Bust or flatline?

Two recent stories have this blogger reconfirming its assessment of the bust ahead for Australian housing. It has argued that we are facing not the ultimate Waterloo for the bubble but a replay of 2003, when the first FHBG inspired frenzy ceased.

As it has argued before, the dynamics then were similar to now, the outer burbs got ramped because that is where most of the first home buyers can afford to buy houses. As the prices surged, those selling moved closer in to the city and a wave of price surges moved inwards.

This blogger actually watched this same dynamic unfold in Melbourne through 2009.

Back to 2003, however, as first home buyers dried up, outer suburb prices slumped and those who bought were stuck with negative equity. This stalled the move-up ladder of shifting toward the centre and inner prices plateaued.

The two recent stories were this nice insight provided by Delusional Economics on weakness in the outer Brisbane housing market.

Then there is this new story from the SMH today:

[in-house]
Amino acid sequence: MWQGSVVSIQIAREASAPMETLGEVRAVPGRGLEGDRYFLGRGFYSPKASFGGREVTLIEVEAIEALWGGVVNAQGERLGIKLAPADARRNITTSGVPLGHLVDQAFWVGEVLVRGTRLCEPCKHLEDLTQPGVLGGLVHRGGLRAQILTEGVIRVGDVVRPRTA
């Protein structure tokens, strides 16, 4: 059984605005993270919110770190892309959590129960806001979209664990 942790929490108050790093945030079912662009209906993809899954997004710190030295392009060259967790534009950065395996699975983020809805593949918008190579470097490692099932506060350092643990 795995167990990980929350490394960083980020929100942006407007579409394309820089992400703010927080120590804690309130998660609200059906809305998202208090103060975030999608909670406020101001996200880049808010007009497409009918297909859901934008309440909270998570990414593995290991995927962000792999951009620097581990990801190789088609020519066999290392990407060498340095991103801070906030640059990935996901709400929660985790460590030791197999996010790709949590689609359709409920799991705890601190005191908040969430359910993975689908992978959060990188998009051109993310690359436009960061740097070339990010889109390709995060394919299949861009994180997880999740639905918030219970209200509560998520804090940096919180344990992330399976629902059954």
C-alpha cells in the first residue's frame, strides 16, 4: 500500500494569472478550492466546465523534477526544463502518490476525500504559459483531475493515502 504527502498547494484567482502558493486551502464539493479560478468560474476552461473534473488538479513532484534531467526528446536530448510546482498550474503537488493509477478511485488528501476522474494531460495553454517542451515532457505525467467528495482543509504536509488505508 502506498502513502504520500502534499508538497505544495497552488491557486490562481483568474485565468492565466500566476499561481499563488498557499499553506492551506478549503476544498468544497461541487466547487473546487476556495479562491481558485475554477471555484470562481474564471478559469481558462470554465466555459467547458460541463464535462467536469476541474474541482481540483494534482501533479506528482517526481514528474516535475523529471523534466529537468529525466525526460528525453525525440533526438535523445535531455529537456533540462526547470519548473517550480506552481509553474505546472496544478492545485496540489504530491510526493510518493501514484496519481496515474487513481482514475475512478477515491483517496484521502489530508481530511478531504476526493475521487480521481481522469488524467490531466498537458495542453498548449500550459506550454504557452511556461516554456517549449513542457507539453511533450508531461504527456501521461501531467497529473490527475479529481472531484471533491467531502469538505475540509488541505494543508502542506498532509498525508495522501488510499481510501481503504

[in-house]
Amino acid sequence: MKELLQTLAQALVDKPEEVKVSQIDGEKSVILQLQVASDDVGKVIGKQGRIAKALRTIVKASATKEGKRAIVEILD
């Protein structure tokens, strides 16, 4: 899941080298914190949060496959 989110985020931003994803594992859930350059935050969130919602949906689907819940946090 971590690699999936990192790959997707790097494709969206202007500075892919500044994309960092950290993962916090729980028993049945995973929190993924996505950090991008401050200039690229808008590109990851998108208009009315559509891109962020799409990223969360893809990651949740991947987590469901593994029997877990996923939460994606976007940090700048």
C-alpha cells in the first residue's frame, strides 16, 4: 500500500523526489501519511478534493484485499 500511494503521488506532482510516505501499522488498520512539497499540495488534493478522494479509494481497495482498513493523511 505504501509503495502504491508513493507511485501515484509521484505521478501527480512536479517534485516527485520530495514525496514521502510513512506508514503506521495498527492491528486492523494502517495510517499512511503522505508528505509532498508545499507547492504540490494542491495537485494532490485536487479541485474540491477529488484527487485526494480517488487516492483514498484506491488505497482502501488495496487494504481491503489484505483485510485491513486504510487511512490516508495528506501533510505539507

NSW has 44 per cent of the nation’s mortgage delinquencies, and mortgage holders in outer suburbs of Sydney are the most at risk of losing their homes, a study of 750,000 housing loans has revealed.

Sydney is surrounded by six badly performing regions where more than 2 per cent of mortages are more than 30 days behind in repayments, a Moody’s Investors Service report said.

Check out also the above graph. It is the history of established dwelling sales since 1991. NSW was the only state to register a new high in turnover during the second FHBG scheme (those who have read the earlier One Chart to Rule Them All post will notice that 2009 data has changed. It’s been updated from an extrapolation of ABS data to fresh APM data. I will provide other new charts later today).

In short, Sydney outer suburbs look particularly vulnerable to a correction and the inner city to flatlining, again.

This blogger also expects the same phenomenon to play out nationally. The danger is that the slump converges with a new shock. It could either be externally generated through an equity market accident or commodities correction, or internally generated, like gouging banks raising rates unilaterally.

For the time being, though, this blogger sticks with the forecast.

Latest posts by David Llewellyn-Smith (see all)